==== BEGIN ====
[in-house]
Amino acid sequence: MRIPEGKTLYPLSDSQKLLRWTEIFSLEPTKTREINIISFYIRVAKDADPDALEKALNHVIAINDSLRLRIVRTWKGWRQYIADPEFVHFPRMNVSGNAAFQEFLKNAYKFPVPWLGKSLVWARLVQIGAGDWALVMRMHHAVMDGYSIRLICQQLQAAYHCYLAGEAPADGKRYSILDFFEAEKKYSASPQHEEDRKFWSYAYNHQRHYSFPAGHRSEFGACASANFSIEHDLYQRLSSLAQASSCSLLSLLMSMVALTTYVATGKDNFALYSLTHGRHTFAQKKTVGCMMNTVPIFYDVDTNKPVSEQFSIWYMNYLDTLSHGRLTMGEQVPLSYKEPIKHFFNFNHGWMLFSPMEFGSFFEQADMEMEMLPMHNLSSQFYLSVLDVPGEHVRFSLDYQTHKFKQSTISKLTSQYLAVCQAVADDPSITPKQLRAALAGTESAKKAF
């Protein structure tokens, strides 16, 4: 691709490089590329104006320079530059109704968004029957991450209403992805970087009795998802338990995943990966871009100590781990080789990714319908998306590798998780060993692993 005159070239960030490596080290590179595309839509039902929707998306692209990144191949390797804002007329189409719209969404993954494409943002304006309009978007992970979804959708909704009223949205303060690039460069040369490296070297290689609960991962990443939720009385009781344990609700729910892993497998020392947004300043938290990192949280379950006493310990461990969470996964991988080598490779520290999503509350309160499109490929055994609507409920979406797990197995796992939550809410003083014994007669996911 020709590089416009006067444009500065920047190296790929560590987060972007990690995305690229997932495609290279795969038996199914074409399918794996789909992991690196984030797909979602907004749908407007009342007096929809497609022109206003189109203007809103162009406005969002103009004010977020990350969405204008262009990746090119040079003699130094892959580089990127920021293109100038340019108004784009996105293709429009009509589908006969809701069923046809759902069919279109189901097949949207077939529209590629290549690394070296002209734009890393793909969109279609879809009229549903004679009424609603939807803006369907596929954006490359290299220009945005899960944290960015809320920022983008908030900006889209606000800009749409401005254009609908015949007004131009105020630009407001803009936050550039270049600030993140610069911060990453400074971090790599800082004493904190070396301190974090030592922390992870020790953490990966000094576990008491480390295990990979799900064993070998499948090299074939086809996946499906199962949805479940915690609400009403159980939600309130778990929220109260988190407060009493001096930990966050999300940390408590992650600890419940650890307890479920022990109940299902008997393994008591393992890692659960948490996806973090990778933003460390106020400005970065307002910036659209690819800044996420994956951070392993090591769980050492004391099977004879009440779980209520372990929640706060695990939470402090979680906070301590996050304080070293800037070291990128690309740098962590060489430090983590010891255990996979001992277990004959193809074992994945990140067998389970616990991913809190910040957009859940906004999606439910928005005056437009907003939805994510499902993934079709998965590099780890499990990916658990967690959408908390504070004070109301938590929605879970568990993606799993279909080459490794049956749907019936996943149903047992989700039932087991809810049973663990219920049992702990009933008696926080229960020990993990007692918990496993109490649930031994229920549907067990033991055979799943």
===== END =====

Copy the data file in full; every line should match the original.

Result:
[in-house]
Amino acid sequence: MRIPEGKTLYPLSDSQKLLRWTEIFSLEPTKTREINIISFYIRVAKDADPDALEKALNHVIAINDSLRLRIVRTWKGWRQYIADPEFVHFPRMNVSGNAAFQEFLKNAYKFPVPWLGKSLVWARLVQIGAGDWALVMRMHHAVMDGYSIRLICQQLQAAYHCYLAGEAPADGKRYSILDFFEAEKKYSASPQHEEDRKFWSYAYNHQRHYSFPAGHRSEFGACASANFSIEHDLYQRLSSLAQASSCSLLSLLMSMVALTTYVATGKDNFALYSLTHGRHTFAQKKTVGCMMNTVPIFYDVDTNKPVSEQFSIWYMNYLDTLSHGRLTMGEQVPLSYKEPIKHFFNFNHGWMLFSPMEFGSFFEQADMEMEMLPMHNLSSQFYLSVLDVPGEHVRFSLDYQTHKFKQSTISKLTSQYLAVCQAVADDPSITPKQLRAALAGTESAKKAF
């Protein structure tokens, strides 16, 4: 691709490089590329104006320079530059109704968004029957991450209403992805970087009795998802338990995943990966871009100590781990080789990714319908998306590798998780060993692993 005159070239960030490596080290590179595309839509039902929707998306692209990144191949390797804002007329189409719209969404993954494409943002304006309009978007992970979804959708909704009223949205303060690039460069040369490296070297290689609960991962990443939720009385009781344990609700729910892993497998020392947004300043938290990192949280379950006493310990461990969470996964991988080598490779520290999503509350309160499109490929055994609507409920979406797990197995796992939550809410003083014994007669996911 020709590089416009006067444009500065920047190296790929560590987060972007990690995305690229997932495609290279795969038996199914074409399918794996789909992991690196984030797909979602907004749908407007009342007096929809497609022109206003189109203007809103162009406005969002103009004010977020990350969405204008262009990746090119040079003699130094892959580089990127920021293109100038340019108004784009996105293709429009009509589908006969809701069923046809759902069919279109189901097949949207077939529209590629290549690394070296002209734009890393793909969109279609879809009229549903004679009424609603939807803006369907596929954006490359290299220009945005899960944290960015809320920022983008908030900006889209606000800009749409401005254009609908015949007004131009105020630009407001803009936050550039270049600030993140610069911060990453400074971090790599800082004493904190070396301190974090030592922390992870020790953490990966000094576990008491480390295990990979799900064993070998499948090299074939086809996946499906199962949805479940915690609400009403159980939600309130778990929220109260988190407060009493001096930990966050999300940390408590992650600890419940650890307890479920022990109940299902008997393994008591393992890692659960948490996806973090990778933003460390106020400005970065307002910036659209690819800044996420994956951070392993090591769980050492004391099977004879009440779980209520372990929640706060695990939470402090979680906070301590996050304080070293800037070291990128690309740098962590060489430090983590010891255990996979001992277990004959193809074992994945990140067998389970616990991913809190910040957009859940906004999606439910928005005056437009907003939805994510499902993934079709998965590099780890499990990916658990967690959408908390504070004070109301938590929605879970568990993606799993279909080459490794049956749907019936996943149903047992989700039932087991809810049973663990219920049992702990009933008696926080229960020990993990007692918990496993109490649930031994229920549907067990033991055979799943």